Jan 6th, 2018, Sea of Dreams by Cixin Liu Translated by John Chu, Asimov’s Science Fiction Magazine, Jan/Feb 2018

Sea of Dreams by Cixin Liu and translated by John Chu, is the first story I’ve read by this author, despite his prestige in his native China, as well as the author of the Hugo Award-winning novel The Three-Body Problem. Cixin Liu has long been on my authors-to-watch-for list, and finally, I can say I have read a piece of his, which is nice.
Sea of Dreams is about a lot of different things. On the surface it’s the story of an alien who visits earth, is inspired to create art and uses all the water on the planet to create a ring of ice around Earth, depriving humanity of it’s most precious resource. The protagonists Yan Dong tries to reason with the alien only to be reprimanded for being trivial.

 
This gets us to another issue this story is about. Art. This story begs the question: can anyone who must strive to survive be dedicated enough to create any type of lasting art? In the eyes of the alien in this story, absolutely not. If you must take even a moment to feed or water yourself, then you have forsaken the artist’s path and thus cannot be a true artist. However, the short falling of this leads to the near destruction of the human race, because the alien cannot look past its own desires.

 
Lastly, this is a work of environmentalist literature, which is, perhaps surprising from the most popular SF writer in China, as self-censorship is strongly encouraged, and state censorship is vast. Those who write or disseminate writing that does not reflect the “official” view on political or social issues can face years in prison. That freaks me out. Cixin Liu, by design or not, has, I think, masked a piece of environmentalist literature–though I do not know the official stance of the Chinese Government on climate change–so perhaps it was not a risk at all. I do know that China is a leading partner in the Paris Agreement, so they at least recognize the dangers of climate change more than the US Gov currently does.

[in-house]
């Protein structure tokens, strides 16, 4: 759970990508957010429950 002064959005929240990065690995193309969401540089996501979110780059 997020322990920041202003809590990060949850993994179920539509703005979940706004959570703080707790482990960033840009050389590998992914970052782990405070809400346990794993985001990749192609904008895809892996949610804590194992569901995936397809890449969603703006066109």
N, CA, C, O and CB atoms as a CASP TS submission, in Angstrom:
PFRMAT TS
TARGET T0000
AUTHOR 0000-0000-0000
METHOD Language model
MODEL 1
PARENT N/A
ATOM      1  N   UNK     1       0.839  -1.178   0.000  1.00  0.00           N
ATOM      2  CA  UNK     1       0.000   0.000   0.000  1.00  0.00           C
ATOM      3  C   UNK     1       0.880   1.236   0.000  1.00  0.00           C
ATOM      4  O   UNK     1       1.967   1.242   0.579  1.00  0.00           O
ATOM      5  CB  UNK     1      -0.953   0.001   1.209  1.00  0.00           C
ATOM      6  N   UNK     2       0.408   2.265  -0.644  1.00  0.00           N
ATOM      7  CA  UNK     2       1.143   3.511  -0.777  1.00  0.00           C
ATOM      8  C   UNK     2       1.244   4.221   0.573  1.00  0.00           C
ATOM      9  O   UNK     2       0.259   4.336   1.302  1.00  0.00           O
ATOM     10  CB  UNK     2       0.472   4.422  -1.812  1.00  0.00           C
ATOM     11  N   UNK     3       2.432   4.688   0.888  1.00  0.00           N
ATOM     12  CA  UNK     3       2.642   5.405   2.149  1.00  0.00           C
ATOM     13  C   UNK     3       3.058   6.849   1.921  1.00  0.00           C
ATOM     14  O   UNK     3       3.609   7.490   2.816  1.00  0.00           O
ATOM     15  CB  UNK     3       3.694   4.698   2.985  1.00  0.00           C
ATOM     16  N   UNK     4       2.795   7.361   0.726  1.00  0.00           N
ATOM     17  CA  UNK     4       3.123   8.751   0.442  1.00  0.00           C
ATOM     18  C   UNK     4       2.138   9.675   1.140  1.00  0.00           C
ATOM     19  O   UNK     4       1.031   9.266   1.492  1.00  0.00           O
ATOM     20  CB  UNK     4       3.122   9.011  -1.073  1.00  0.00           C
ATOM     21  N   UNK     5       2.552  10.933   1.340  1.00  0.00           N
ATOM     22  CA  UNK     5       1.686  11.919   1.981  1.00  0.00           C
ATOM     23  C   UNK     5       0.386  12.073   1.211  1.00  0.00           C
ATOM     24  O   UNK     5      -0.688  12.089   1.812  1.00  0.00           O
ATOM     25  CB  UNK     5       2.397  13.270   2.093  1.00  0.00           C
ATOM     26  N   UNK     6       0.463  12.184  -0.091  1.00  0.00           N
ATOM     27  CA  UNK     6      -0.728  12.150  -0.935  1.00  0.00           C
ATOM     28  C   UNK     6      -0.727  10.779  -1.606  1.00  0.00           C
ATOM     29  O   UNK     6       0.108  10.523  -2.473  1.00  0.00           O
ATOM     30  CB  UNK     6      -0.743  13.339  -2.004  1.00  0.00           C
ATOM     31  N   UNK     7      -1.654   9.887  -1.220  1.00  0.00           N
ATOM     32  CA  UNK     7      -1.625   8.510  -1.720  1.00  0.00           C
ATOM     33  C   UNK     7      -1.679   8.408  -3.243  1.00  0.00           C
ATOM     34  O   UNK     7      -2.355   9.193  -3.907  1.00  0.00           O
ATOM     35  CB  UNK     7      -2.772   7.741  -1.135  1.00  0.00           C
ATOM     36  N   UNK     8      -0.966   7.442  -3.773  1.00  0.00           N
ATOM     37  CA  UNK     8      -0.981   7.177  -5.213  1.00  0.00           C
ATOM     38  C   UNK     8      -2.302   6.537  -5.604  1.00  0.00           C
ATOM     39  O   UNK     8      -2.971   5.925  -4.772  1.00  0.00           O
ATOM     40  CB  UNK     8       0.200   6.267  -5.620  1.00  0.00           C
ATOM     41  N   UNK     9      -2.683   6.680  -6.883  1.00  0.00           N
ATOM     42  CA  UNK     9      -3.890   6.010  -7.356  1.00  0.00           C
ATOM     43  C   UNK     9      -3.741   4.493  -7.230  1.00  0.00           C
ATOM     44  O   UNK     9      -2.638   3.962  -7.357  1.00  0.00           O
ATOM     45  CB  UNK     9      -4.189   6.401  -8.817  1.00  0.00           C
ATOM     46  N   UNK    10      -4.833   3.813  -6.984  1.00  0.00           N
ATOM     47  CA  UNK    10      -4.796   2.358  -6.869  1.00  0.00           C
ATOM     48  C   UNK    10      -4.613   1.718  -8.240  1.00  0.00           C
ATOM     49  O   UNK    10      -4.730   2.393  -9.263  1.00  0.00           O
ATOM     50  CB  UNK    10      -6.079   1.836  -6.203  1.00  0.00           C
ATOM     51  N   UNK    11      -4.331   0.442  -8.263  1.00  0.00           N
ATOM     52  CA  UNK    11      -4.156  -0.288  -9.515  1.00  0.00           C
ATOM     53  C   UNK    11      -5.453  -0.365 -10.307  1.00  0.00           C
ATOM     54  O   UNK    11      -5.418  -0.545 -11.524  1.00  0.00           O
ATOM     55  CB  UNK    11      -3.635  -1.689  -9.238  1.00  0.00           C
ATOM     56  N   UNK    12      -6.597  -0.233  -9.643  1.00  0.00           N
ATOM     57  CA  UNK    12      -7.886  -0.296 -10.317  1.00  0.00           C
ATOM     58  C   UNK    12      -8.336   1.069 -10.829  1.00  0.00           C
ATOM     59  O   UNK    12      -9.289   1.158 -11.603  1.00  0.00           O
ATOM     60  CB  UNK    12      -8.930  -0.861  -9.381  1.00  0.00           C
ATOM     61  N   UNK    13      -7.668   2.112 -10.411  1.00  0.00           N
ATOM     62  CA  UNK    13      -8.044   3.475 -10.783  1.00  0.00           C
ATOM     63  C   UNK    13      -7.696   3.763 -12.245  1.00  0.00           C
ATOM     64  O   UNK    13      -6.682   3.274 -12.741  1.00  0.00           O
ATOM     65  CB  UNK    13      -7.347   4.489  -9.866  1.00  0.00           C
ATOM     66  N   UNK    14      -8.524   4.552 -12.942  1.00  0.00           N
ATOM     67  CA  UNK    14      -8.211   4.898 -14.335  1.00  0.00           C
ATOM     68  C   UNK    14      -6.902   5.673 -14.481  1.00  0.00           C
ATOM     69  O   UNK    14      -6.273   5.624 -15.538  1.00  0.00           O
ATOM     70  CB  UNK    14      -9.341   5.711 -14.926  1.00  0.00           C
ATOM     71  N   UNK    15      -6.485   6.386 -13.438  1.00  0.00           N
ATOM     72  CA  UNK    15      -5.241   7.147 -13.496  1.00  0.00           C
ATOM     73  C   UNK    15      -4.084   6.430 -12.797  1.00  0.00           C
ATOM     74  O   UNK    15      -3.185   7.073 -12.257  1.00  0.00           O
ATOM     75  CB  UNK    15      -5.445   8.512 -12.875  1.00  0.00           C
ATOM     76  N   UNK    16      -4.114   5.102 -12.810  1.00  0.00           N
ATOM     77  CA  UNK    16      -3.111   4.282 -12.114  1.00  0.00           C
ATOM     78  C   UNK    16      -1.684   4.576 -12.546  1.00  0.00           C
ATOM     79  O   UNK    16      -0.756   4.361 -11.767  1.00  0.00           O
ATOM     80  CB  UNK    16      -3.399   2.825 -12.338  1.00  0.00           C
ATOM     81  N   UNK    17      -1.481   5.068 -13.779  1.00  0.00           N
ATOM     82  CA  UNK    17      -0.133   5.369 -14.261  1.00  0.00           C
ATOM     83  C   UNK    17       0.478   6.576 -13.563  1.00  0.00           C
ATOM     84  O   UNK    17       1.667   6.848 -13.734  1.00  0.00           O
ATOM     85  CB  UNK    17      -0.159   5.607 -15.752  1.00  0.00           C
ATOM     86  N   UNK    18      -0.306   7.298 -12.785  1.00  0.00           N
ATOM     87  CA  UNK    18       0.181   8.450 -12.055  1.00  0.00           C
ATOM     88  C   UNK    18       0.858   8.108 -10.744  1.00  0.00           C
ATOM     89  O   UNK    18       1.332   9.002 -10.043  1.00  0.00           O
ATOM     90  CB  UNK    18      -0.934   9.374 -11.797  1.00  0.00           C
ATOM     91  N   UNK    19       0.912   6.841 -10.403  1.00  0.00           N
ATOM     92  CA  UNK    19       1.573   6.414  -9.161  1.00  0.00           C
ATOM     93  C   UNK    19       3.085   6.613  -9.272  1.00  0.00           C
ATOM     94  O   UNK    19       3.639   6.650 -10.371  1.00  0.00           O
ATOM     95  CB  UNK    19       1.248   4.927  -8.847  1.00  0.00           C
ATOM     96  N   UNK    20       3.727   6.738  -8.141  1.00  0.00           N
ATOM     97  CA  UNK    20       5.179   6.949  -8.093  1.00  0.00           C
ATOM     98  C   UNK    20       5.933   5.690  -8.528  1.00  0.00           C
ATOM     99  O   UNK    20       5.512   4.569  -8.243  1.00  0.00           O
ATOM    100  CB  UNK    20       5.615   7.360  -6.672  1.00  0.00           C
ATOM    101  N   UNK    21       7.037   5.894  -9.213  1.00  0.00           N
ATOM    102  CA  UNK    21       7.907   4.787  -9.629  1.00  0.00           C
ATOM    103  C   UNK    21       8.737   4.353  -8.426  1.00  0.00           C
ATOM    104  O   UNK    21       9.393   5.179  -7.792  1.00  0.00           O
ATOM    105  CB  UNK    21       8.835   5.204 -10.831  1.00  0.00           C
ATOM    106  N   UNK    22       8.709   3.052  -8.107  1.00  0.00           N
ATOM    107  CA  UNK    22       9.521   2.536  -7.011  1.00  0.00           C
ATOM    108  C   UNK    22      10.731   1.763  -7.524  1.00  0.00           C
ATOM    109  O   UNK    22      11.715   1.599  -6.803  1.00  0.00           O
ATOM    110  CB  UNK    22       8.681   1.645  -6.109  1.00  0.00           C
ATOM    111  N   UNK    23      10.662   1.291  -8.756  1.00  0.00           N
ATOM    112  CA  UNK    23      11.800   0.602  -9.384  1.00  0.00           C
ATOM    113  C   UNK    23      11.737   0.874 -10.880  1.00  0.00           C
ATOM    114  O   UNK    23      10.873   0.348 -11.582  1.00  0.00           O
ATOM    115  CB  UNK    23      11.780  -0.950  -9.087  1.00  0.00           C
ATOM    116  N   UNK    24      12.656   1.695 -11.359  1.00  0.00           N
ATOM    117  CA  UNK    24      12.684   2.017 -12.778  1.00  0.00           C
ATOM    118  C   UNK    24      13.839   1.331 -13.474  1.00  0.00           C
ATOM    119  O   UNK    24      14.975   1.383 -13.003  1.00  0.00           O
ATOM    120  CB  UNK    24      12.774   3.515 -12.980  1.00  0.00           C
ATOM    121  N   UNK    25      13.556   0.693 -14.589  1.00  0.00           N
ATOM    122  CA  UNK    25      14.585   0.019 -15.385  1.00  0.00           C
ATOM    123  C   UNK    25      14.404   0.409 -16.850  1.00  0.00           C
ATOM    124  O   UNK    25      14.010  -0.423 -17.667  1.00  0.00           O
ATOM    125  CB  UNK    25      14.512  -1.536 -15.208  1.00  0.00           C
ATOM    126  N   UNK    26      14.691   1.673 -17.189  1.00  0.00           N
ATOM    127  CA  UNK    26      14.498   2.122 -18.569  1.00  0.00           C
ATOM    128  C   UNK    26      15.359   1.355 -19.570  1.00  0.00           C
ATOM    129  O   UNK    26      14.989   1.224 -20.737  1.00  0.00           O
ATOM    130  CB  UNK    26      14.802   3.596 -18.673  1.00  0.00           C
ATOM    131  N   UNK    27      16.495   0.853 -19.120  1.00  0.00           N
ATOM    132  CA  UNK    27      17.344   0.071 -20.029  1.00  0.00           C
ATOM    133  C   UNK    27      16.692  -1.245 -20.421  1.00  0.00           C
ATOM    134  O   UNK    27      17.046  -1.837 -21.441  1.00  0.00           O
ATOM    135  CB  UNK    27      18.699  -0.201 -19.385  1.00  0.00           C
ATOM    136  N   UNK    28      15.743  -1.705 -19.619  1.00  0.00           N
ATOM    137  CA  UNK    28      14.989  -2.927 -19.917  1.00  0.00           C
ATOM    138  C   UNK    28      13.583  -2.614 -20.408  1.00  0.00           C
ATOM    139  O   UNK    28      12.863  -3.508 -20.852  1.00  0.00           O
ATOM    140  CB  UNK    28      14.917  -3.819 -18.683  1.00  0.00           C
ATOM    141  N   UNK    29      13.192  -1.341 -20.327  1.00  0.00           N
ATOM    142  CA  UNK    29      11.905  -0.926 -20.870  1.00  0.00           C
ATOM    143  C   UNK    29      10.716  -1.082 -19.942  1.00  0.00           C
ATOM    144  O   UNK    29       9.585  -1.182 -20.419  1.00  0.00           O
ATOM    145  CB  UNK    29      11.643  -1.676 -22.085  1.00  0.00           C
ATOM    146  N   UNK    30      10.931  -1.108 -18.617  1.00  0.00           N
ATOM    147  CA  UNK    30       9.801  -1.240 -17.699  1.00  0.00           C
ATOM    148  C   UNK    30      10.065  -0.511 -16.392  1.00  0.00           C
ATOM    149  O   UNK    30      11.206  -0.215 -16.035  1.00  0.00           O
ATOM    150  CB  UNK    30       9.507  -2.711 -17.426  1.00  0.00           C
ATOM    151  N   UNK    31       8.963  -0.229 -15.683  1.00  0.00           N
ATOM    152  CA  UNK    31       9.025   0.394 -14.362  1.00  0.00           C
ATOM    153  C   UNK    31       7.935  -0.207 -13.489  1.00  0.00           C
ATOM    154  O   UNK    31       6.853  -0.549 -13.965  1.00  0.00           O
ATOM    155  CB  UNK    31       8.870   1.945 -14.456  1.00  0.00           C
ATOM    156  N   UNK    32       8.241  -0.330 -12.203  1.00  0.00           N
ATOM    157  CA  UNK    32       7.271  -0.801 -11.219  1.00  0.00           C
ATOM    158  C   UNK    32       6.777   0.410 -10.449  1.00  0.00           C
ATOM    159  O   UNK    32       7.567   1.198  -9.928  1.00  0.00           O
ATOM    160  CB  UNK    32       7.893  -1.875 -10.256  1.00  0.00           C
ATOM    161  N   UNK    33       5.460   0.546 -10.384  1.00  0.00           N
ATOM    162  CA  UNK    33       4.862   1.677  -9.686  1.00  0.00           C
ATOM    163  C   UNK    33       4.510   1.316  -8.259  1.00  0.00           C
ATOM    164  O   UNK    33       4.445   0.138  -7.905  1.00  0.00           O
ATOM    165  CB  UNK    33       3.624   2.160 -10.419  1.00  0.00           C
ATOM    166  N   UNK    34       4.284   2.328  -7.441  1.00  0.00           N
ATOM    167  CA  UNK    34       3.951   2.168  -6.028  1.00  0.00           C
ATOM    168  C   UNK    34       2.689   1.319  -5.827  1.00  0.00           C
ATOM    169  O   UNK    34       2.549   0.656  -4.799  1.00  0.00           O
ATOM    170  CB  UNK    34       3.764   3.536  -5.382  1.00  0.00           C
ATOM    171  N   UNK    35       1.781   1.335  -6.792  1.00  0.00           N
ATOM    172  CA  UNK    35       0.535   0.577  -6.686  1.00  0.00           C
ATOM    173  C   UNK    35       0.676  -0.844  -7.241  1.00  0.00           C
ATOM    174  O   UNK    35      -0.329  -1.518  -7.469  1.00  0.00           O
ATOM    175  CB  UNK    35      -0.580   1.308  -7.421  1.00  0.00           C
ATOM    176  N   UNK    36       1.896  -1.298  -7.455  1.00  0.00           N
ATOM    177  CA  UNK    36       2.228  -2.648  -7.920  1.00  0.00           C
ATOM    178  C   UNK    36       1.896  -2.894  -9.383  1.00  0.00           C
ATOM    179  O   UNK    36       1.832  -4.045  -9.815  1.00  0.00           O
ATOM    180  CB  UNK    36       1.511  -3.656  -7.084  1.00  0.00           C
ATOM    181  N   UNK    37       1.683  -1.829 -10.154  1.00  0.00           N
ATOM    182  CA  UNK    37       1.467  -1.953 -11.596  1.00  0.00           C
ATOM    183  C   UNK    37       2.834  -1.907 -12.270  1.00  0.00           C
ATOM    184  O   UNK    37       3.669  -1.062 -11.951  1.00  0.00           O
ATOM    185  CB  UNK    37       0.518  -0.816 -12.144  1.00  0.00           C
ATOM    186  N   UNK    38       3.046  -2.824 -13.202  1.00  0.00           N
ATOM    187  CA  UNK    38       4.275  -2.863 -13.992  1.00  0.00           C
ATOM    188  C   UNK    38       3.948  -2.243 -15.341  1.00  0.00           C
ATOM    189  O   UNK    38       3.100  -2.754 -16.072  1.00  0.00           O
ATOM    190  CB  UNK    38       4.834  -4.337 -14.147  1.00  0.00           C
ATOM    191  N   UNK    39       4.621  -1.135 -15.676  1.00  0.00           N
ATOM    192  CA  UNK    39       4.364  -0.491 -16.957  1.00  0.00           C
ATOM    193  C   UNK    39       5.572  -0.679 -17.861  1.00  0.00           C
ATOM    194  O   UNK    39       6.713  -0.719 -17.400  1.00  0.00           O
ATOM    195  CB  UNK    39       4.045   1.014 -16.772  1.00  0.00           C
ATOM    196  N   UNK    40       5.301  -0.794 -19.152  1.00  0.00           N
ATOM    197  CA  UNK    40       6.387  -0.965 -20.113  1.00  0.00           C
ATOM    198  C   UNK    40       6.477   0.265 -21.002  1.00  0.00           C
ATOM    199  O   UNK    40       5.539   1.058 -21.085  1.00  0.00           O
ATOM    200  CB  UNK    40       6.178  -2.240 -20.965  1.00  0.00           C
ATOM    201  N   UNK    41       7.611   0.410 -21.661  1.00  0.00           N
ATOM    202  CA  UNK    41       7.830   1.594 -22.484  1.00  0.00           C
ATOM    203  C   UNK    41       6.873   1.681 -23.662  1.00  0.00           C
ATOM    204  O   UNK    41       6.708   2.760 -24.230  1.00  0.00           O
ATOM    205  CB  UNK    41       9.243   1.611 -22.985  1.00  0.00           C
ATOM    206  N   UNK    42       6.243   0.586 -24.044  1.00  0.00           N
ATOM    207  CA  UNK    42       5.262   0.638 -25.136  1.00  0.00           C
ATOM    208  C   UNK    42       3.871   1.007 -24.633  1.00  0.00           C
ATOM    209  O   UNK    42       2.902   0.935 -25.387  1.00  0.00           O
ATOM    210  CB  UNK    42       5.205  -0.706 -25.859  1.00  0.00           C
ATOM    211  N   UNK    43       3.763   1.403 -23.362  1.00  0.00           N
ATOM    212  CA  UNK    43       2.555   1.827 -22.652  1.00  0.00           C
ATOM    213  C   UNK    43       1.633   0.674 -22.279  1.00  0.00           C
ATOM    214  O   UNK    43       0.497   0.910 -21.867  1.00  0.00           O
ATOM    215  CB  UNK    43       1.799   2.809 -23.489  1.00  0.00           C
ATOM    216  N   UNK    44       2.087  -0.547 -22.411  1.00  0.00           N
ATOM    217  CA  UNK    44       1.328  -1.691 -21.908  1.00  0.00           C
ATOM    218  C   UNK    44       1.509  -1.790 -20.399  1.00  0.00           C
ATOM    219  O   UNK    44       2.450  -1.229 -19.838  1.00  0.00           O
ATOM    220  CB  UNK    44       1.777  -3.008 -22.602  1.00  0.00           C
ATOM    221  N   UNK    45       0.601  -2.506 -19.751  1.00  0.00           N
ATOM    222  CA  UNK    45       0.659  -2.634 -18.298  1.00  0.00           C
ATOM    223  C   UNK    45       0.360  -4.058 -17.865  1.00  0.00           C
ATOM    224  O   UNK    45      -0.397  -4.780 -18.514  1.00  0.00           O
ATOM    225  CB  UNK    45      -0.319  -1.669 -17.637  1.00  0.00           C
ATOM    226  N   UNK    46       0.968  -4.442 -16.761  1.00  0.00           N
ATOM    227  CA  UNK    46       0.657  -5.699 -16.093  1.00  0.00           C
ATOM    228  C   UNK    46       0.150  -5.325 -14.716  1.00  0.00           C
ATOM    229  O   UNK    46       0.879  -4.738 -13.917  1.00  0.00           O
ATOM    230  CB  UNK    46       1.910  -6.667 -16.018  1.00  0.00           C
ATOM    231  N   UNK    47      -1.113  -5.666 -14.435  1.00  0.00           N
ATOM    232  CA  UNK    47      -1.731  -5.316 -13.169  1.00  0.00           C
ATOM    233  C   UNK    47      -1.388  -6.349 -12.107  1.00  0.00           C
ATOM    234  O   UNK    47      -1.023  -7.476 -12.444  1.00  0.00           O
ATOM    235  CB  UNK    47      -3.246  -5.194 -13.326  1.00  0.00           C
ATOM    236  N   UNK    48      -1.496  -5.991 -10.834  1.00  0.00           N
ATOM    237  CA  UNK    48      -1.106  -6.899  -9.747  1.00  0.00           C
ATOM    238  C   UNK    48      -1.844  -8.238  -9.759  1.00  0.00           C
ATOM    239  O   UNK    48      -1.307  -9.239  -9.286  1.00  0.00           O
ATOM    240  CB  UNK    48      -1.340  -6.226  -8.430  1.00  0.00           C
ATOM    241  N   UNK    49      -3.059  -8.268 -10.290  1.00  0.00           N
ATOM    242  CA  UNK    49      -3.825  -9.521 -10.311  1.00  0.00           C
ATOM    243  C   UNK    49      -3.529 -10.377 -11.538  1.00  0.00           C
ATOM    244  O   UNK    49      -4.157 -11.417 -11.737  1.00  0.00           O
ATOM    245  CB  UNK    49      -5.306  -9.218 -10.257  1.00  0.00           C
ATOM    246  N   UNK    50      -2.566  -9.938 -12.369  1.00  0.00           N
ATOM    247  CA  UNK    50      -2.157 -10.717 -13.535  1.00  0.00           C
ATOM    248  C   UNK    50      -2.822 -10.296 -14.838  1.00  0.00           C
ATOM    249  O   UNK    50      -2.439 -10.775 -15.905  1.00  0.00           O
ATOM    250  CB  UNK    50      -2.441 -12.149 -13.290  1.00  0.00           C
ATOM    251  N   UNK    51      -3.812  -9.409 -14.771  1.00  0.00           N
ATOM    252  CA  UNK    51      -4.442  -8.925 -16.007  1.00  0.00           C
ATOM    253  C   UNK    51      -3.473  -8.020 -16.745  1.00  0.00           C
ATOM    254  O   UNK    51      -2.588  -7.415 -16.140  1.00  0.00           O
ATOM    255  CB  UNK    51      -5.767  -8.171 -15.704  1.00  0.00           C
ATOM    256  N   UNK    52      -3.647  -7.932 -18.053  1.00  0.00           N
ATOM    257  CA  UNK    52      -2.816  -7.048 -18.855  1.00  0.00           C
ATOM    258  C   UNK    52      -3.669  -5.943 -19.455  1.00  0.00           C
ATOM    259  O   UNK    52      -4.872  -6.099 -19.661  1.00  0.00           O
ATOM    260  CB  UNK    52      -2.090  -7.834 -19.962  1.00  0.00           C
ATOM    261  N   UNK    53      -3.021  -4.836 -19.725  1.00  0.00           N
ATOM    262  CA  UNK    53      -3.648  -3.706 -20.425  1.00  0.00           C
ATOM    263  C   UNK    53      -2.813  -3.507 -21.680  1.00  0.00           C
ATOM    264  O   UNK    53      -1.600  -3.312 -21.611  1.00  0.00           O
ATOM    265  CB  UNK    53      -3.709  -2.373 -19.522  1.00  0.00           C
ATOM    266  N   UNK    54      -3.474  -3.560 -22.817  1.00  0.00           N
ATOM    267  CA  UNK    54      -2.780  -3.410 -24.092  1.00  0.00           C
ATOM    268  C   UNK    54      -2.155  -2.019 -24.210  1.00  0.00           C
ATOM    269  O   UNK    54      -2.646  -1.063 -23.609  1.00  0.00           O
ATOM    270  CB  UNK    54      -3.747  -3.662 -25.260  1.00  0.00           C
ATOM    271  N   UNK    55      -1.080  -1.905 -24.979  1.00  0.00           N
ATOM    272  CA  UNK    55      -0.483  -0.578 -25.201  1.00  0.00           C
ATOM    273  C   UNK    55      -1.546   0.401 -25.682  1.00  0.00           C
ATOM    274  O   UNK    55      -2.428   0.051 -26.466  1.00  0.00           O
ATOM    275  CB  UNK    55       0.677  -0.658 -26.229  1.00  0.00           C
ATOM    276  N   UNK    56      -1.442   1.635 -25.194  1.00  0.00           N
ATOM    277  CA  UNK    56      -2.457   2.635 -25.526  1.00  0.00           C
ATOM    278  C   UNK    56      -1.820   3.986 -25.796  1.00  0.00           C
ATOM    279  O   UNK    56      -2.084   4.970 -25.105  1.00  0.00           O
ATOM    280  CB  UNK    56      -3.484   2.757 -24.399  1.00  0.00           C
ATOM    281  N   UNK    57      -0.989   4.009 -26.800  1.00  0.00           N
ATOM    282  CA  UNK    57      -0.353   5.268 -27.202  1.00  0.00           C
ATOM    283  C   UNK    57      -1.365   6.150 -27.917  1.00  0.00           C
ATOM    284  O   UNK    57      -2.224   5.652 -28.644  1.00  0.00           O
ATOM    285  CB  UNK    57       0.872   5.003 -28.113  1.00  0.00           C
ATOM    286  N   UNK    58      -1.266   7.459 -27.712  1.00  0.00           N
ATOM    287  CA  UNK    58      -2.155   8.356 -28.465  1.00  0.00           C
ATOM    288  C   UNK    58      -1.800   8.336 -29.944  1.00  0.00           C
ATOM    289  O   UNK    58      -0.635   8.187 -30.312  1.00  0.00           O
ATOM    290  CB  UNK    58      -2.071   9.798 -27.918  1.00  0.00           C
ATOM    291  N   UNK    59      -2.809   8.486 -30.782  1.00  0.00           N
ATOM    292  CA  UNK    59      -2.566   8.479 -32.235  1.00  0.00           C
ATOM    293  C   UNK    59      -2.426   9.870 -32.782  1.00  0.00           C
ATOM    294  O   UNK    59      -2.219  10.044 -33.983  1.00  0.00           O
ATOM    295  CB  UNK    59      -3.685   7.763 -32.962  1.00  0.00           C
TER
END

Anyway–this story shows how integral the oceans are to humanity. It’s a thought experiment: if the oceans were unavailable to us, or removed altogether, what would become of humanity?

 
While it seemed as though some of the eloquence of this piece was lost in translation, the story (not the writing, perhaps) reminds me of a Ray Bradbury story. One that gets at much more than a science fiction story should. One that touches the heart of what it means to be human and exists in humanity. A solid read for anyone who likes SF that goes beyond science and gets closer to the human experience of art.

2 thoughts on “Jan 6th, 2018, Sea of Dreams by Cixin Liu Translated by John Chu, Asimov’s Science Fiction Magazine, Jan/Feb 2018

  1. I got a bit lost in Cixin Liu’s Three Body Problem series, so trying some of his short fiction sounds like it be better for me. Thank you for posting about this story!

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